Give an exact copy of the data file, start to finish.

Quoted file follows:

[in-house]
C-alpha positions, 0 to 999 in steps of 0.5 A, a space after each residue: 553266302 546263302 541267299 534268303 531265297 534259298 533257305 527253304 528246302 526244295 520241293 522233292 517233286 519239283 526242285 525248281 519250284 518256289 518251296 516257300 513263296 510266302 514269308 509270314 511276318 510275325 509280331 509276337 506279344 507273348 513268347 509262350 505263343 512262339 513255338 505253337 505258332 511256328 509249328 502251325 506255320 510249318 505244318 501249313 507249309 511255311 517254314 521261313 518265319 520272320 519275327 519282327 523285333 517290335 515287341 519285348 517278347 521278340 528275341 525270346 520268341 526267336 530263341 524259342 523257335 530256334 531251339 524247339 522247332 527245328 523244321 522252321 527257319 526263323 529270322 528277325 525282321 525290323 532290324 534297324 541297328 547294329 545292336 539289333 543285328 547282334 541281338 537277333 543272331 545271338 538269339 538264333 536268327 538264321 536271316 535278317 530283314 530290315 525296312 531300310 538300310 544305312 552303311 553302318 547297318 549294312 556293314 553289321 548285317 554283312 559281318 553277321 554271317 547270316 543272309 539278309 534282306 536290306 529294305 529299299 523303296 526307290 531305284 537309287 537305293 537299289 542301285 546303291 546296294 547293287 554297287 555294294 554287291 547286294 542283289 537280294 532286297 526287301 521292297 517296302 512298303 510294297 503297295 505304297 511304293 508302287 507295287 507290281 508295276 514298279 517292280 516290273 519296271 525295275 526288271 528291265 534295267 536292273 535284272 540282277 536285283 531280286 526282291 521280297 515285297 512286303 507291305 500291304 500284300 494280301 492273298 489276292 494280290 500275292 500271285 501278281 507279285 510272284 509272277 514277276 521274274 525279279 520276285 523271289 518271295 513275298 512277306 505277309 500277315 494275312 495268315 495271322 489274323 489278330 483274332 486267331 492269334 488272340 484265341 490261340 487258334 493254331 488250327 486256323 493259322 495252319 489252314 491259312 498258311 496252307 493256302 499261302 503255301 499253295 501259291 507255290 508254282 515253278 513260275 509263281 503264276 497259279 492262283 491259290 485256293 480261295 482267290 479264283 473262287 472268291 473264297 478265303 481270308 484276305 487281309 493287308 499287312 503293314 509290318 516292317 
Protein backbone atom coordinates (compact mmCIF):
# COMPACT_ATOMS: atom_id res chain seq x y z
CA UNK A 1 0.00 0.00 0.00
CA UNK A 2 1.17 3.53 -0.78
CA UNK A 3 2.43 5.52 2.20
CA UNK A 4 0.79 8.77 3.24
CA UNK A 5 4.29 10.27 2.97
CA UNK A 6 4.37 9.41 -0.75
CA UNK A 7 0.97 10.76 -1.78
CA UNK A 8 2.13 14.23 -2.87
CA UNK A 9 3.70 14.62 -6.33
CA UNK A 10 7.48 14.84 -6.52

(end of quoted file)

[in-house]
C-alpha positions, 0 to 999 in steps of 0.5 A, a space after each residue: 553266302 546263302 541267299 534268303 531265297 534259298 533257305 527253304 528246302 526244295 520241293 522233292 517233286 519239283 526242285 525248281 519250284 518256289 518251296 516257300 513263296 510266302 514269308 509270314 511276318 510275325 509280331 509276337 506279344 507273348 513268347 509262350 505263343 512262339 513255338 505253337 505258332 511256328 509249328 502251325 506255320 510249318 505244318 501249313 507249309 511255311 517254314 521261313 518265319 520272320 519275327 519282327 523285333 517290335 515287341 519285348 517278347 521278340 528275341 525270346 520268341 526267336 530263341 524259342 523257335 530256334 531251339 524247339 522247332 527245328 523244321 522252321 527257319 526263323 529270322 528277325 525282321 525290323 532290324 534297324 541297328 547294329 545292336 539289333 543285328 547282334 541281338 537277333 543272331 545271338 538269339 538264333 536268327 538264321 536271316 535278317 530283314 530290315 525296312 531300310 538300310 544305312 552303311 553302318 547297318 549294312 556293314 553289321 548285317 554283312 559281318 553277321 554271317 547270316 543272309 539278309 534282306 536290306 529294305 529299299 523303296 526307290 531305284 537309287 537305293 537299289 542301285 546303291 546296294 547293287 554297287 555294294 554287291 547286294 542283289 537280294 532286297 526287301 521292297 517296302 512298303 510294297 503297295 505304297 511304293 508302287 507295287 507290281 508295276 514298279 517292280 516290273 519296271 525295275 526288271 528291265 534295267 536292273 535284272 540282277 536285283 531280286 526282291 521280297 515285297 512286303 507291305 500291304 500284300 494280301 492273298 489276292 494280290 500275292 500271285 501278281 507279285 510272284 509272277 514277276 521274274 525279279 520276285 523271289 518271295 513275298 512277306 505277309 500277315 494275312 495268315 495271322 489274323 489278330 483274332 486267331 492269334 488272340 484265341 490261340 487258334 493254331 488250327 486256323 493259322 495252319 489252314 491259312 498258311 496252307 493256302 499261302 503255301 499253295 501259291 507255290 508254282 515253278 513260275 509263281 503264276 497259279 492262283 491259290 485256293 480261295 482267290 479264283 473262287 472268291 473264297 478265303 481270308 484276305 487281309 493287308 499287312 503293314 509290318 516292317 
Protein backbone atom coordinates (compact mmCIF):
# COMPACT_ATOMS: atom_id res chain seq x y z
CA UNK A 1 0.00 0.00 0.00
CA UNK A 2 1.17 3.53 -0.78
CA UNK A 3 2.43 5.52 2.20
CA UNK A 4 0.79 8.77 3.24
CA UNK A 5 4.29 10.27 2.97
CA UNK A 6 4.37 9.41 -0.75
CA UNK A 7 0.97 10.76 -1.78
CA UNK A 8 2.13 14.23 -2.87
CA UNK A 9 3.70 14.62 -6.33
CA UNK A 10 7.48 14.84 -6.52